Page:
In the first health-care vote since Democrats seized the House majority, the chamber on Wednesday gave itself the power to intervene legally after a federal judge ruled that the Affordable Care Act was unconstitutional.
Wednesday’s vote was largely symbolic — Democrats voted last week to authorize legal action as part of a broader rules package — but it was the first time that lawmakers were presented with a discrete measure dealing with what was a dominant issue in the Nov. 6 midterm elections.
In forcing the vote, House Speaker Nancy Pelosi (D-Calif.), who was crucial in ensuring passage of the 2010 law, now has Republicans on record on the lawsuit, and those votes could be used in campaign ads next year.
The measure passed 235 to 192, with all Democrats supporting it and all but three Republicans opposing it.
“A campaign is part of forming a government, and no issue resonated with the American people in the last election like the issue of preexisting conditions,” said House Ways and Means Committee Chairman Richard E. Neal (D-Mass.). “There’s no arguing with the following statistic, that today, between 17 million and 20 million Americans have health insurance that didn’t have it before the Affordable Care Act.”
In the midterm campaign, Democrats argued that Republican efforts to repeal the ACA would deny the insurance protection afforded to millions of Americans with preexisting medical conditions, a core element of the Obama-era law.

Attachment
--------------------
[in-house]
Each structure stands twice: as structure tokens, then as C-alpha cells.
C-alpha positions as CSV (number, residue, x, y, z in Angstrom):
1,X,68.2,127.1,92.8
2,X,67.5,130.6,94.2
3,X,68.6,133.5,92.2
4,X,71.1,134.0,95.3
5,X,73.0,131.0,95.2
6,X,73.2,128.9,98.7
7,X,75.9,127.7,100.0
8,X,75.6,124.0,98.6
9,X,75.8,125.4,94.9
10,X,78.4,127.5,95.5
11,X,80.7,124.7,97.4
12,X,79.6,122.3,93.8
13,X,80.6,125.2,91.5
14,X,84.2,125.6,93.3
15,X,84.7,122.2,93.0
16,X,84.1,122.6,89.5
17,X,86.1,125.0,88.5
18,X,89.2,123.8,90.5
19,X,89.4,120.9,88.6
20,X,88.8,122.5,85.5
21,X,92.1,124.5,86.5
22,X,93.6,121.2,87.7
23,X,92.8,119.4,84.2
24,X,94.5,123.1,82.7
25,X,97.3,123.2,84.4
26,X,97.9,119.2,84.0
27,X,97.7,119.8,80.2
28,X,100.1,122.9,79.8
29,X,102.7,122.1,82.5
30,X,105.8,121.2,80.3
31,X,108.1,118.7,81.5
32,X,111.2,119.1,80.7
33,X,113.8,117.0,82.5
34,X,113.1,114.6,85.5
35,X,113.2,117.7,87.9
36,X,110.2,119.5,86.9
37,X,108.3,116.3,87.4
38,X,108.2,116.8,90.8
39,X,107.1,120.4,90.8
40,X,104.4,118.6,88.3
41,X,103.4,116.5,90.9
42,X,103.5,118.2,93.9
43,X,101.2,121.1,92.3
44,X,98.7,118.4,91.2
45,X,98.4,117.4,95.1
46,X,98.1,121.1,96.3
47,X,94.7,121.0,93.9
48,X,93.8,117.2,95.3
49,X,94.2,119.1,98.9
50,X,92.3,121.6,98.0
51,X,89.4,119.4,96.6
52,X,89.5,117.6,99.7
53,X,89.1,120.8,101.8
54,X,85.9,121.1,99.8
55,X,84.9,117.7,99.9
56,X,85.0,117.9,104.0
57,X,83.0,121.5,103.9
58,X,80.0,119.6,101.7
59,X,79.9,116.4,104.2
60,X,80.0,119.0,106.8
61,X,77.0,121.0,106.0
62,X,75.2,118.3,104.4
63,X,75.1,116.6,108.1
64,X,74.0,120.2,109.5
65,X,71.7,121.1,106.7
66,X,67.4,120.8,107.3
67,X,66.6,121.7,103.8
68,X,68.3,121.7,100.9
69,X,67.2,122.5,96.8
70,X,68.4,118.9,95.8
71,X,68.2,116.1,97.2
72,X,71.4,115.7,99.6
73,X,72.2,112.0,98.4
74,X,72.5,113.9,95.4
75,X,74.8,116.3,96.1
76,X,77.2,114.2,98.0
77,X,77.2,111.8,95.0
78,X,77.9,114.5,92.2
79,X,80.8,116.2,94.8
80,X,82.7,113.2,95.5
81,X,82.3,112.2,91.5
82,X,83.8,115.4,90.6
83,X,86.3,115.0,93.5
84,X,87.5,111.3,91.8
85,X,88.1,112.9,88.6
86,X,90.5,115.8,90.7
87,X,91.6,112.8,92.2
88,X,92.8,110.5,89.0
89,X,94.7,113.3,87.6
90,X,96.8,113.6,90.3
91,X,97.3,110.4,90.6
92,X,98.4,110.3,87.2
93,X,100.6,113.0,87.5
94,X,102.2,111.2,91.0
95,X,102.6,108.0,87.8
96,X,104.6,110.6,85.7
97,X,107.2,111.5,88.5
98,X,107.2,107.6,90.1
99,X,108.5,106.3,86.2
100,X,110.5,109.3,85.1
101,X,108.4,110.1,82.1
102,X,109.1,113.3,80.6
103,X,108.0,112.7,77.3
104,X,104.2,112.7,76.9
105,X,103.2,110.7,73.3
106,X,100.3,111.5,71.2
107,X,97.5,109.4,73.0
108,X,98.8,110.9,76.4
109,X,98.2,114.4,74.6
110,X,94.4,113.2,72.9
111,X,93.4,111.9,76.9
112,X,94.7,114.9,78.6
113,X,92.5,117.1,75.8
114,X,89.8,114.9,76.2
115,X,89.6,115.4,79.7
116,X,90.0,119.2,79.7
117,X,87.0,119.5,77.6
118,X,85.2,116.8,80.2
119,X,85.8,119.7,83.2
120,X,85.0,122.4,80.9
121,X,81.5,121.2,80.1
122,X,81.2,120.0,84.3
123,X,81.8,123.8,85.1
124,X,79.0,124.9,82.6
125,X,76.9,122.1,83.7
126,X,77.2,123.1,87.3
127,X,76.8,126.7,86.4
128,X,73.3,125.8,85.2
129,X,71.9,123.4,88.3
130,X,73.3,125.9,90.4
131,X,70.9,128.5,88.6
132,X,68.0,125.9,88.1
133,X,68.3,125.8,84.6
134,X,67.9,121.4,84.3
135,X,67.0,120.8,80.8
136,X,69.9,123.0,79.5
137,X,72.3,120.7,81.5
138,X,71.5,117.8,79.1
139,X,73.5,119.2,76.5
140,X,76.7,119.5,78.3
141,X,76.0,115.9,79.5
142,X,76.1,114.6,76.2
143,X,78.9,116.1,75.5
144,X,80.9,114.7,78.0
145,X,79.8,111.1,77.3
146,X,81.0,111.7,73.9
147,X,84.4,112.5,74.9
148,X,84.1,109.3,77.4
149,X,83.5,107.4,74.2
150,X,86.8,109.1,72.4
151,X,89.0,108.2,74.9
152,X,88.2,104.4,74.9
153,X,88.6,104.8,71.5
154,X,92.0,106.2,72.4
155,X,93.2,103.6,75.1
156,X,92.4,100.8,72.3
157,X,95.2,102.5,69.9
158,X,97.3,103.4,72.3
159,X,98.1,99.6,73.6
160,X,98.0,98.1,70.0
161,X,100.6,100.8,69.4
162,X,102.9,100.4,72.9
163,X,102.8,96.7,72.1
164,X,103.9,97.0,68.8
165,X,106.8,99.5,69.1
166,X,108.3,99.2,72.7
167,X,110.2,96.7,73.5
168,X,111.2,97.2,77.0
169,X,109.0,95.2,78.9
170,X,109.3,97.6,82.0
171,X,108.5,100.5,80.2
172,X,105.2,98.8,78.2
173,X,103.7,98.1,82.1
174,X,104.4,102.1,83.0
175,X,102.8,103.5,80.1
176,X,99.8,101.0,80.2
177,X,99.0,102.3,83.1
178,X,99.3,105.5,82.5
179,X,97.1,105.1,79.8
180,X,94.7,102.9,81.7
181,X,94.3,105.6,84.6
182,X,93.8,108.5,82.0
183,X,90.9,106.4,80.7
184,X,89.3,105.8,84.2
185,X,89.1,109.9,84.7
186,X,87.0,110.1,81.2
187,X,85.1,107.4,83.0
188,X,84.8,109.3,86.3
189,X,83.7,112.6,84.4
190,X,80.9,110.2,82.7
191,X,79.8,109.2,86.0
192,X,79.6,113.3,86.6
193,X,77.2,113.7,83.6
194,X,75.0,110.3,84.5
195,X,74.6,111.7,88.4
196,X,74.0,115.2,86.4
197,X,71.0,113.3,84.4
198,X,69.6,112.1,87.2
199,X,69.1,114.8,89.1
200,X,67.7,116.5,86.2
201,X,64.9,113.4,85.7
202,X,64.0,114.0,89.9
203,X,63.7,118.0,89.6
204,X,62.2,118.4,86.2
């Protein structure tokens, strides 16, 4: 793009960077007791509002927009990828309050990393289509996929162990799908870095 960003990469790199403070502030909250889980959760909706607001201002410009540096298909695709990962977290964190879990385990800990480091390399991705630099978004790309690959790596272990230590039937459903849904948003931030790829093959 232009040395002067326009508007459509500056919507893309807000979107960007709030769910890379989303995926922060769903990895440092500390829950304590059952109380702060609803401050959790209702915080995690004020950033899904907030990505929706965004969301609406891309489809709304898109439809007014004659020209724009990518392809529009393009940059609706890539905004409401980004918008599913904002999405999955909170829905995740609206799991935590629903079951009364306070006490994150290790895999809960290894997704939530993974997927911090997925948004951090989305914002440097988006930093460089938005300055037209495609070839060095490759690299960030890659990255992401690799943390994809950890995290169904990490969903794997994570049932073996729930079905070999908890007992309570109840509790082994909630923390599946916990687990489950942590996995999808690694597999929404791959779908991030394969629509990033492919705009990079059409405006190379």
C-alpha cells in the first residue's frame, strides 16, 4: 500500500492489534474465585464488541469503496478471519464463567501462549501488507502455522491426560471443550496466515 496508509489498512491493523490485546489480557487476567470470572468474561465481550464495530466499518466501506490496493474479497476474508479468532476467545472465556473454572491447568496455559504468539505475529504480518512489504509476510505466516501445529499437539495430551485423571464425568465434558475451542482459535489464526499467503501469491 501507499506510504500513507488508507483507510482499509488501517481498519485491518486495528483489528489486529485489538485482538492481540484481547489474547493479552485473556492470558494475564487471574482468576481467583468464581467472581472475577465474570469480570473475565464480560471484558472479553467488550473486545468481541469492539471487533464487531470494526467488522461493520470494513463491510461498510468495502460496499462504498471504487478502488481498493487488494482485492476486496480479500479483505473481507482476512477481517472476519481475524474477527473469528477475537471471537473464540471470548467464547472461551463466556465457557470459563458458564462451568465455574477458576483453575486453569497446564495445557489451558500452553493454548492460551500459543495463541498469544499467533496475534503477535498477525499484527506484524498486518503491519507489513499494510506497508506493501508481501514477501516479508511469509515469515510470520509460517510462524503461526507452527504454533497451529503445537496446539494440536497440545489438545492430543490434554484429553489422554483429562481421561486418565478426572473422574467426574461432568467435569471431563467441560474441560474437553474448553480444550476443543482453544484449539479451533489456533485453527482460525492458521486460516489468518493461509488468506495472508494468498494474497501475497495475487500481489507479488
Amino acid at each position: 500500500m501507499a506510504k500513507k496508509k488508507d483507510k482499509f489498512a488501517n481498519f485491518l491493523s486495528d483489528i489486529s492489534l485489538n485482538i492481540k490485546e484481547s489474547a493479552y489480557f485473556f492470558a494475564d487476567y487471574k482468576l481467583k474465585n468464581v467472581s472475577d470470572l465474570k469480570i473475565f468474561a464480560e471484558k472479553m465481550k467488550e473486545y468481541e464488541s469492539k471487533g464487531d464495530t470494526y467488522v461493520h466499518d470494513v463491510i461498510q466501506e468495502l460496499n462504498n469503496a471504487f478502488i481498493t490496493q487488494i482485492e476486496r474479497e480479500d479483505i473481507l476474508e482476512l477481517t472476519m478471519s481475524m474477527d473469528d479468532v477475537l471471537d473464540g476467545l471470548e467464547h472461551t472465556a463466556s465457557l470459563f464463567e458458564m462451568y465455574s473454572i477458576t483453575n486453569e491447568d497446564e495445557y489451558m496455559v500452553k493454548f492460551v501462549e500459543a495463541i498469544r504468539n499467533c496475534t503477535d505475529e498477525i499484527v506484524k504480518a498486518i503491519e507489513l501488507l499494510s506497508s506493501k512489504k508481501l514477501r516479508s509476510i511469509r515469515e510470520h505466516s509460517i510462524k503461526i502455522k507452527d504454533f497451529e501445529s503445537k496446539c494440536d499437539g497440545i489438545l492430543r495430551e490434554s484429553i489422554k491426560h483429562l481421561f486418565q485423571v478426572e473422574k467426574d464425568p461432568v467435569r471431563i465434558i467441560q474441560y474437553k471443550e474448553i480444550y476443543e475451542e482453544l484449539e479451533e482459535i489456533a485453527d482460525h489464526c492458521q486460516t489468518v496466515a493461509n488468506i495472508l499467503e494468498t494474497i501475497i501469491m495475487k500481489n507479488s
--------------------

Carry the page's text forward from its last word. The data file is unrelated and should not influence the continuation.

Democrats have said that their singular focus on health care throughout the campaign was a winning political message as they flipped 40 House seats and claimed the majority.
Republicans, led by President Trump, repeatedly said they would ensure coverage for those Americans with conditions such as cancer, diabetes or even a pregnancy, while at the same time backing a lawsuit to invalidate the ACA.
About 20 states with Republican attorneys general sued to invalidate the law, arguing that its coverage guarantee was unconstitutional because the 2017 GOP tax law eliminated the individual mandate. The Trump administration supported the lawsuit, arguing in court that a key part of the ACA was unconstitutional.
In Texas, U.S. District Judge Reed O’Connor ruled last month that the ACA is invalid because of the change in tax law. His ruling is under appeal, and the law remains in effect pending a resolution.
GOP lawmakers argued Wednesday that the measure was a pointless messaging exercise and that Democrats are papering over problems with the ACA.
“Democrats are trying to sell this farce as a vote to protect people with preexisting conditions, but this is not a health-care vote,” said Rep. Devin Nunes (R-Calif.). “This is a vote to give cover because the law they passed was unconstitutional, and the individual mandate was deeply unpopular. They could put an end to this by passing a law that abides by the Constitution, but they are not willing to do that.”